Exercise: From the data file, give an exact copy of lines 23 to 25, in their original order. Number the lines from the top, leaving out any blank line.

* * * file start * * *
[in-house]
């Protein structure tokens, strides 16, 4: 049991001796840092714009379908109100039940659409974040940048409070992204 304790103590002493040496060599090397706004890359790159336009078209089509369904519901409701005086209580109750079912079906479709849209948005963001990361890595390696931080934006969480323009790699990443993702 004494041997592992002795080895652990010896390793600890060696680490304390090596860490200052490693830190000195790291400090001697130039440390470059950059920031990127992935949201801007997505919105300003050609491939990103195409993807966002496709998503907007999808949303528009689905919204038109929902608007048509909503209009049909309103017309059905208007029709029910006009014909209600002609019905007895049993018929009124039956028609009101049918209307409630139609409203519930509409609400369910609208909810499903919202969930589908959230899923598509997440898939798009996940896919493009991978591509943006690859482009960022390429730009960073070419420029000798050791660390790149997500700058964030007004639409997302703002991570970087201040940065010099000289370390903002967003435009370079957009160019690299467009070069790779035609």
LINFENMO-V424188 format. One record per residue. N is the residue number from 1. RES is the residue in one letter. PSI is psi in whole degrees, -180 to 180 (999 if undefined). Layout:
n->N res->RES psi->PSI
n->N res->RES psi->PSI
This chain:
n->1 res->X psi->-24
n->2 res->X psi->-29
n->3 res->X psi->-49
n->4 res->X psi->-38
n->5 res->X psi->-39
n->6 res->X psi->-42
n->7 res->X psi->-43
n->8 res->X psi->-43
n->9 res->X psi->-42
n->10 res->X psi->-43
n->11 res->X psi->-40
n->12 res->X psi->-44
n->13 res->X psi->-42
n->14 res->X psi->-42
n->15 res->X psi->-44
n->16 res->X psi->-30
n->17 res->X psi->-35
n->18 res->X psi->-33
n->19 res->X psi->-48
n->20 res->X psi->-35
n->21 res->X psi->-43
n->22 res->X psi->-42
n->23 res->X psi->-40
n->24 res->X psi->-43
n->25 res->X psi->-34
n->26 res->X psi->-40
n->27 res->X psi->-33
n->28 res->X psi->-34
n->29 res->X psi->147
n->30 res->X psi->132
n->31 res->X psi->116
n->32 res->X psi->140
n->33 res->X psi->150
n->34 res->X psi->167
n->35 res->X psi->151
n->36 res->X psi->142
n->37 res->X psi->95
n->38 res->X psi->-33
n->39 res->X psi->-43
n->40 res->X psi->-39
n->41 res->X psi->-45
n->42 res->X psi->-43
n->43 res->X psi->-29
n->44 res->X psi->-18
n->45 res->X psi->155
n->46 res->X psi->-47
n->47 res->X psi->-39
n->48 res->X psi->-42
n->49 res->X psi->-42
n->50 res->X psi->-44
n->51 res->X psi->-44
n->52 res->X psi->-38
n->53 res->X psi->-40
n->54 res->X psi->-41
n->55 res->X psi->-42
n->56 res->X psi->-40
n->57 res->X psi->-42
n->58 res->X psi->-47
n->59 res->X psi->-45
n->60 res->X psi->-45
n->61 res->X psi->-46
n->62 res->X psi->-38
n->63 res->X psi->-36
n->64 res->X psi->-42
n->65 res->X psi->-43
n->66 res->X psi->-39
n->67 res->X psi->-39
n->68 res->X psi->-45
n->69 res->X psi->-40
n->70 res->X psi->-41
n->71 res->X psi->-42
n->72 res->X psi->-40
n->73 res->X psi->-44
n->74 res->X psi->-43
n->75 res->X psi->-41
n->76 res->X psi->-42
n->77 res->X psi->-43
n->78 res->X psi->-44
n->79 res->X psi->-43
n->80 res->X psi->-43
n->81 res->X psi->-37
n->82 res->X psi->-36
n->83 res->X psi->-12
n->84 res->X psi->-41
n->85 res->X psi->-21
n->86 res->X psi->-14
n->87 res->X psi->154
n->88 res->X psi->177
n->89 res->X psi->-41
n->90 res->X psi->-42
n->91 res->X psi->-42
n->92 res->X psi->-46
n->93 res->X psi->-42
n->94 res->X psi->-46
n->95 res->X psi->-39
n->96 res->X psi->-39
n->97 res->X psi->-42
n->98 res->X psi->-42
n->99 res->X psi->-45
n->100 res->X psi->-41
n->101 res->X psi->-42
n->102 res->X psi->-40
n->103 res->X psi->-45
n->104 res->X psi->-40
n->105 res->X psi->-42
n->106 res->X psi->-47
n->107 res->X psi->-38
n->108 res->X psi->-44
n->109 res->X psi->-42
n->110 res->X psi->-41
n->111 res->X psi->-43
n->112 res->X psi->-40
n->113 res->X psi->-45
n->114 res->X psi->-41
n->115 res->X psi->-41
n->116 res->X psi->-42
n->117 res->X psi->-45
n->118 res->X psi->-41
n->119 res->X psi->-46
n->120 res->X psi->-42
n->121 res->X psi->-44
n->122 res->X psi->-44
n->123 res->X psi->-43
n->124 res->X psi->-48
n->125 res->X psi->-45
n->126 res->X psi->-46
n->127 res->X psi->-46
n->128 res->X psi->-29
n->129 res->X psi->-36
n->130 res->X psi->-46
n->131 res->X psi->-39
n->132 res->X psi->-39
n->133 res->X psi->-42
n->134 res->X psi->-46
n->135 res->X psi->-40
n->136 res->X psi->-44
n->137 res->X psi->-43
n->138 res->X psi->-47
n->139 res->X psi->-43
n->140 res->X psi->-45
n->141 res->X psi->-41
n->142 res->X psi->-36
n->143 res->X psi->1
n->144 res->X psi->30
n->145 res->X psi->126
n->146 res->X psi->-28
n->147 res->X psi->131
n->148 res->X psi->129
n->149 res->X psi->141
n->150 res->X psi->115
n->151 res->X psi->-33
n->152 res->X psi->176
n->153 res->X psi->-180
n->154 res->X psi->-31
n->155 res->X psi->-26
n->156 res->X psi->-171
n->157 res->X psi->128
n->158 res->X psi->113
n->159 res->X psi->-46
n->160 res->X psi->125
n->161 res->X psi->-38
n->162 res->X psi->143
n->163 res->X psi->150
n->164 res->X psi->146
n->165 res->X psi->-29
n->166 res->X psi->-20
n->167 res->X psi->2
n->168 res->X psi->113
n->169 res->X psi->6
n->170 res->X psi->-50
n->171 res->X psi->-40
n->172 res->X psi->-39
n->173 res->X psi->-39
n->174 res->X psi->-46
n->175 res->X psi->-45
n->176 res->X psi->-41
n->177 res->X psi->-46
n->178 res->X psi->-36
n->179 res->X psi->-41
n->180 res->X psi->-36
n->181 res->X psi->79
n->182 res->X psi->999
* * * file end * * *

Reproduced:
n->17 res->X psi->-35
n->18 res->X psi->-33
n->19 res->X psi->-48